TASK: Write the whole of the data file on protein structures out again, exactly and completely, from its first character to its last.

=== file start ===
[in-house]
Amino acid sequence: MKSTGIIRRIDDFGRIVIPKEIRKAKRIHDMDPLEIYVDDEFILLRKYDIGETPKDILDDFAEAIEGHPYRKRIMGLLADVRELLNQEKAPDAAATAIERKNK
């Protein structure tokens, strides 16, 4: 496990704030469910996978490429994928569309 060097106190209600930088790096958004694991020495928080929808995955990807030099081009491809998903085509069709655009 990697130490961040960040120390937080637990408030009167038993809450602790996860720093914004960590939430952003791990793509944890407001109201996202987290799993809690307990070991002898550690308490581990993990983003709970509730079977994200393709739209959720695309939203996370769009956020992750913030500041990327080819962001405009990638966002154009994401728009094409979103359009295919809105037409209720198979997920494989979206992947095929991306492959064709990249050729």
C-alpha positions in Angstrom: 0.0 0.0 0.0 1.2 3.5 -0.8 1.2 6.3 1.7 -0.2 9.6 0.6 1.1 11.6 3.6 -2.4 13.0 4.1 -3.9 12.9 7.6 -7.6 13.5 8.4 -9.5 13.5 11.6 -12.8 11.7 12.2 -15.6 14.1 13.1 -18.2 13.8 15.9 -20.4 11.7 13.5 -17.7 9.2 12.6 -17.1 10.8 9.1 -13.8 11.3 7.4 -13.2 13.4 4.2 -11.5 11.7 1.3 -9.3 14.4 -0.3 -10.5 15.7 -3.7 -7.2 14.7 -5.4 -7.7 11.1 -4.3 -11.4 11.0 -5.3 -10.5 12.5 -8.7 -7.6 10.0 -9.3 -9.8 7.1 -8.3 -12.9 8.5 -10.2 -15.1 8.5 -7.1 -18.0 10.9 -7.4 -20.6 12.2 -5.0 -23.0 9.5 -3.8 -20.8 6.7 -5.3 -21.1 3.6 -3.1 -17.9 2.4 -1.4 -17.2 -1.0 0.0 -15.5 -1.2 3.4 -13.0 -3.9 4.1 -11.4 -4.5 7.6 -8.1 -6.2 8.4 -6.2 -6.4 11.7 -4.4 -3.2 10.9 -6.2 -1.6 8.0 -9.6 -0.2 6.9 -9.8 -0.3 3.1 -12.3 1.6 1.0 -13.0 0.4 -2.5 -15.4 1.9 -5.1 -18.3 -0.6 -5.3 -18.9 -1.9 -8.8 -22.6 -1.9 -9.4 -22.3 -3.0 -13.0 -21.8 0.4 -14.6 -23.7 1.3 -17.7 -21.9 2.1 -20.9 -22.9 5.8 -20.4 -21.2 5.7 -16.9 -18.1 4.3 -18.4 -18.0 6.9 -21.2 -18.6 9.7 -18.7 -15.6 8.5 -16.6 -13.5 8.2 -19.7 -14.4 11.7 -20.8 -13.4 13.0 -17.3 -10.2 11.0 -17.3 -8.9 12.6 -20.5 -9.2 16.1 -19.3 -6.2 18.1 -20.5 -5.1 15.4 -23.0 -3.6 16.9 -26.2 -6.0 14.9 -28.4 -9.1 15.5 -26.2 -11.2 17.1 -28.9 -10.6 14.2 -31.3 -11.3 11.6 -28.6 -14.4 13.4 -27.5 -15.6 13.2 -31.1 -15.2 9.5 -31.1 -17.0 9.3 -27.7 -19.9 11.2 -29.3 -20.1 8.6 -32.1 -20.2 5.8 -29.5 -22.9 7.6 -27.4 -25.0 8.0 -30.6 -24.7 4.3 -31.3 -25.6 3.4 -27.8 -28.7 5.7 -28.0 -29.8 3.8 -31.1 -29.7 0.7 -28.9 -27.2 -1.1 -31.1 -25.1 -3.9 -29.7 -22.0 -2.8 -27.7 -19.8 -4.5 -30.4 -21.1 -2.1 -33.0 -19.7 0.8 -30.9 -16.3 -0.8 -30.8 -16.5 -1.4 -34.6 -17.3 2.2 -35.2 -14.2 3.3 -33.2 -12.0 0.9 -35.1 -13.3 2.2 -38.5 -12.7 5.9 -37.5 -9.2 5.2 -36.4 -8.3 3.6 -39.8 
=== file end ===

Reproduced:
[in-house]
Amino acid sequence: MKSTGIIRRIDDFGRIVIPKEIRKAKRIHDMDPLEIYVDDEFILLRKYDIGETPKDILDDFAEAIEGHPYRKRIMGLLADVRELLNQEKAPDAAATAIERKNK
């Protein structure tokens, strides 16, 4: 496990704030469910996978490429994928569309 060097106190209600930088790096958004694991020495928080929808995955990807030099081009491809998903085509069709655009 990697130490961040960040120390937080637990408030009167038993809450602790996860720093914004960590939430952003791990793509944890407001109201996202987290799993809690307990070991002898550690308490581990993990983003709970509730079977994200393709739209959720695309939203996370769009956020992750913030500041990327080819962001405009990638966002154009994401728009094409979103359009295919809105037409209720198979997920494989979206992947095929991306492959064709990249050729």
C-alpha positions in Angstrom: 0.0 0.0 0.0 1.2 3.5 -0.8 1.2 6.3 1.7 -0.2 9.6 0.6 1.1 11.6 3.6 -2.4 13.0 4.1 -3.9 12.9 7.6 -7.6 13.5 8.4 -9.5 13.5 11.6 -12.8 11.7 12.2 -15.6 14.1 13.1 -18.2 13.8 15.9 -20.4 11.7 13.5 -17.7 9.2 12.6 -17.1 10.8 9.1 -13.8 11.3 7.4 -13.2 13.4 4.2 -11.5 11.7 1.3 -9.3 14.4 -0.3 -10.5 15.7 -3.7 -7.2 14.7 -5.4 -7.7 11.1 -4.3 -11.4 11.0 -5.3 -10.5 12.5 -8.7 -7.6 10.0 -9.3 -9.8 7.1 -8.3 -12.9 8.5 -10.2 -15.1 8.5 -7.1 -18.0 10.9 -7.4 -20.6 12.2 -5.0 -23.0 9.5 -3.8 -20.8 6.7 -5.3 -21.1 3.6 -3.1 -17.9 2.4 -1.4 -17.2 -1.0 0.0 -15.5 -1.2 3.4 -13.0 -3.9 4.1 -11.4 -4.5 7.6 -8.1 -6.2 8.4 -6.2 -6.4 11.7 -4.4 -3.2 10.9 -6.2 -1.6 8.0 -9.6 -0.2 6.9 -9.8 -0.3 3.1 -12.3 1.6 1.0 -13.0 0.4 -2.5 -15.4 1.9 -5.1 -18.3 -0.6 -5.3 -18.9 -1.9 -8.8 -22.6 -1.9 -9.4 -22.3 -3.0 -13.0 -21.8 0.4 -14.6 -23.7 1.3 -17.7 -21.9 2.1 -20.9 -22.9 5.8 -20.4 -21.2 5.7 -16.9 -18.1 4.3 -18.4 -18.0 6.9 -21.2 -18.6 9.7 -18.7 -15.6 8.5 -16.6 -13.5 8.2 -19.7 -14.4 11.7 -20.8 -13.4 13.0 -17.3 -10.2 11.0 -17.3 -8.9 12.6 -20.5 -9.2 16.1 -19.3 -6.2 18.1 -20.5 -5.1 15.4 -23.0 -3.6 16.9 -26.2 -6.0 14.9 -28.4 -9.1 15.5 -26.2 -11.2 17.1 -28.9 -10.6 14.2 -31.3 -11.3 11.6 -28.6 -14.4 13.4 -27.5 -15.6 13.2 -31.1 -15.2 9.5 -31.1 -17.0 9.3 -27.7 -19.9 11.2 -29.3 -20.1 8.6 -32.1 -20.2 5.8 -29.5 -22.9 7.6 -27.4 -25.0 8.0 -30.6 -24.7 4.3 -31.3 -25.6 3.4 -27.8 -28.7 5.7 -28.0 -29.8 3.8 -31.1 -29.7 0.7 -28.9 -27.2 -1.1 -31.1 -25.1 -3.9 -29.7 -22.0 -2.8 -27.7 -19.8 -4.5 -30.4 -21.1 -2.1 -33.0 -19.7 0.8 -30.9 -16.3 -0.8 -30.8 -16.5 -1.4 -34.6 -17.3 2.2 -35.2 -14.2 3.3 -33.2 -12.0 0.9 -35.1 -13.3 2.2 -38.5 -12.7 5.9 -37.5 -9.2 5.2 -36.4 -8.3 3.6 -39.8 